You can use your one-size fits all pressures and measure them to within a quarter PSI, but please don’t ridicule those of us who wish to tailor ours to the way we drive.

bluesman77

bobsmith
02-04-2004, 08:46 AM
[quote:0ad687cf3c=" "]“Unless you're running low profile tires on your Element, why even bother to talk about "performance handling" ?”
...
To infer our discussing performance handling (w/ stock tires) is pointless seems a little harsh.
...
You can use your one-size fits all pressures and measure them to within a quarter PSI, but please don’t ridicule those of us who wish to tailor ours to the way we drive.

bluesman77[/quote:0ad687cf3c]

Hm....
Sorry if my remarks seemed insensitive. I really didn't intend them that way. :?

Let me restate my comment:
If you really want to explore high-performance handling in the Element or any other vehicle, switch over to "low profile" tires. The differences in handling that you may experience by experimenting with different tire pressures depend upon the tires you're driving.

------------

Also, I don't understand what you meant by:
You can use your one-size fits all pressures ?

bobsmith
02-04-2004, 09:21 AM
Two terms commonly used in regard to steering are "oversteer" and "understeer". For those who aren't familiar with those terms, oversteer is used to describe a condition where a vehicle tends to turn more than you anticipated it would, i.e., you enter a corner, turning the steering wheel to follow the curve, and then suddenly you have to ease off on the steering wheel because the vehicle is turning more than you wanted.

Understeer is pretty much the opposite... the vehicle tends to "want to go" to the outside of the curve, and you need to apply steady pressure to the steering wheel in order to keep the vehicle turning.

Of the two, understeer is more predictable and easier to control. I've read that Honda vehicles tend to be designed with "predictable understeer".

How does tire pressure figure into this? Overinflation of the front tires tends to cause oversteer. Lower pressure = understeer.

If you want to mess around with your tire pressures, just make sure you get an accurate pressure gauge and learn to use it properly. Learn how temperature affects tire pressure, and be wary of oversteer. In some situations oversteer can cause a vehicle to become very difficult to control.

bluesman77
02-04-2004, 09:28 AM
Sorry if my reply was a little a strong, but I just felt you were objecting to what makes this forum so good. My "one-size fits all" referenced the pressures listed in the door jam. On a vehicle with such front-end weight bias, recommended pressure for the front would normally be higher than that of the rear. Since Honda lists a higher setting for the rear, I'm guessing it is in anticipation of maximum payload - whether it be passengers or cargo.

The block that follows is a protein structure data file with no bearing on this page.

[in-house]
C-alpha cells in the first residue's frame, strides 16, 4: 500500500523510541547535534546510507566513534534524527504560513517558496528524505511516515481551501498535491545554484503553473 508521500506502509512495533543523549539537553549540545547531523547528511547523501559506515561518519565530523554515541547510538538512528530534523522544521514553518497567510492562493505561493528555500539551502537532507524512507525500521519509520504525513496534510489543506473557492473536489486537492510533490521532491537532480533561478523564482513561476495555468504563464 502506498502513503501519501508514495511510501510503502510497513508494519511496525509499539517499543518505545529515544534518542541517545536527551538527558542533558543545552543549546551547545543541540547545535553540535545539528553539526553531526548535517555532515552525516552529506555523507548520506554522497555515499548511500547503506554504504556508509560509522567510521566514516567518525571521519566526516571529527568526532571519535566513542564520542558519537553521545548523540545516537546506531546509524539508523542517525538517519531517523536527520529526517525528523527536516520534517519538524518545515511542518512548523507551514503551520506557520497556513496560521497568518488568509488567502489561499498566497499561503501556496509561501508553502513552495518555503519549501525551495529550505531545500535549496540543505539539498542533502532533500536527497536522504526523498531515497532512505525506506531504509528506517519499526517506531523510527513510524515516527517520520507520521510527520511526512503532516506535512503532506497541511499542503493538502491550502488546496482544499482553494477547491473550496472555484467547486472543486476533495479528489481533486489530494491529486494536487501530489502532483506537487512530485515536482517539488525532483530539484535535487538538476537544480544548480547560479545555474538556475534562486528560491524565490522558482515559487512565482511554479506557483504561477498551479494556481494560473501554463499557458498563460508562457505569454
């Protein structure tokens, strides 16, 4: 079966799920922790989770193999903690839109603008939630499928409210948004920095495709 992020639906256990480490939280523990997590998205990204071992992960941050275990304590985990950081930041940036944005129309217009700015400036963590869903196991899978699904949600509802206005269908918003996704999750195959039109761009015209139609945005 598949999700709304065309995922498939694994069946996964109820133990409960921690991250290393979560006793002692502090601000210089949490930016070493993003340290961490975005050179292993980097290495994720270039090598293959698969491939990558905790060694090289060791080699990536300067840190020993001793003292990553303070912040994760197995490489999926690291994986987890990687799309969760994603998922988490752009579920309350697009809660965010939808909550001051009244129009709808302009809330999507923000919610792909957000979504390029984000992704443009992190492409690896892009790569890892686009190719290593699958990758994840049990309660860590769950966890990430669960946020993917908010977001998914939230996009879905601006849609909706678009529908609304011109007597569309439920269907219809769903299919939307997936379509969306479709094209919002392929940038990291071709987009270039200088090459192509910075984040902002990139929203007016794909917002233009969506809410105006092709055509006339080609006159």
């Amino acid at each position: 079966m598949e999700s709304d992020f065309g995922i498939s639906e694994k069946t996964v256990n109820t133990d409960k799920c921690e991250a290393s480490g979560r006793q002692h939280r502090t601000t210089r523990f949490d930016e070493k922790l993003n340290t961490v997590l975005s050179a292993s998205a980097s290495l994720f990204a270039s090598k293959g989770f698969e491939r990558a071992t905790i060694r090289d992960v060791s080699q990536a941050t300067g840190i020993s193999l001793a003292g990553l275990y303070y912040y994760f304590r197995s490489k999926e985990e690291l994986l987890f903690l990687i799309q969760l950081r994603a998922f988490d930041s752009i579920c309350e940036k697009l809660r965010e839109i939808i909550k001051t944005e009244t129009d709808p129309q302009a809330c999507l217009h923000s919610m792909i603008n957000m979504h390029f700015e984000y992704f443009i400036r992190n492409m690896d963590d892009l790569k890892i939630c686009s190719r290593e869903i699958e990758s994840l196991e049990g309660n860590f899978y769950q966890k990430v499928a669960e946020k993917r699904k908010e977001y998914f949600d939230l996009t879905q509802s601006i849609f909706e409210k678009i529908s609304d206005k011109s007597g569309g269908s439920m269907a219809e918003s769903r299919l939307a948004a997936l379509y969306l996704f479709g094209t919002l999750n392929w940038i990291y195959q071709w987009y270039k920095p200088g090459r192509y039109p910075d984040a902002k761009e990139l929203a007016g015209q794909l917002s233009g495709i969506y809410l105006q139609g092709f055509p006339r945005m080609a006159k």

The previous discussions regarding usage of the same pressure at all four corners, I believe, was intended for spirited driving without heavy cargo.

Incidentally, I also use a very accurate gauge from my racing days and try to keep things as precise as possible.

bluesman77

kato76
02-05-2004, 06:38 AM
Hello all, I'm going to be the guinee pig on this one. I'm going to do this today I'm driving roughly 450 miles to Pittsburgh PA, from CT and returning Sunday so roughly 900 miles of driving (give or take) . I am taking a tred measurement tonight be for I leave and I am going to use the 40 psi cold for the trip (i normally keep it at the door settings).We will now see what we get for tred ware and gas economy. I'll let you guys know after my trip on Monday

kskel123
02-07-2004, 07:53 PM
Hi all,
It looks like the forum has sorted out this issue which is good. I have only comment. Regarding high performance tires, I guess you could use them on an Element and get crisper and rougher handling over street bumps. However, a "thin" tire such as this will also affect your actual speed and mileage since the tires are not as "thick" as stock.

I develop residential subdivisions and I purchased the Element to use offroad and onroad. All Hondas except for the NSX and the performance tuned acuras have understeer. The Element exhibited these "Honda" characteristics at the 32/34 pressures. It does not come close to oversteer characteristics even at the 40 cold pressures.

Also, the reason most of us do not use the low-profile high-performance tires is because we do take the vehicle off pavement relatively often and yet we also like to take corners quickly without plowing into the family staring at you through the windows of their Buick Lesabre.

Take care all,

K

bobsmith
02-08-2004, 07:43 AM
[quote:8944546959="K"]...All Hondas except for the NSX and the performance tuned acuras have understeer. The Element exhibited these "Honda" characteristics at the 32/34 pressures. It does not come close to oversteer characteristics even at the 40 cold pressures...[/quote:8944546959]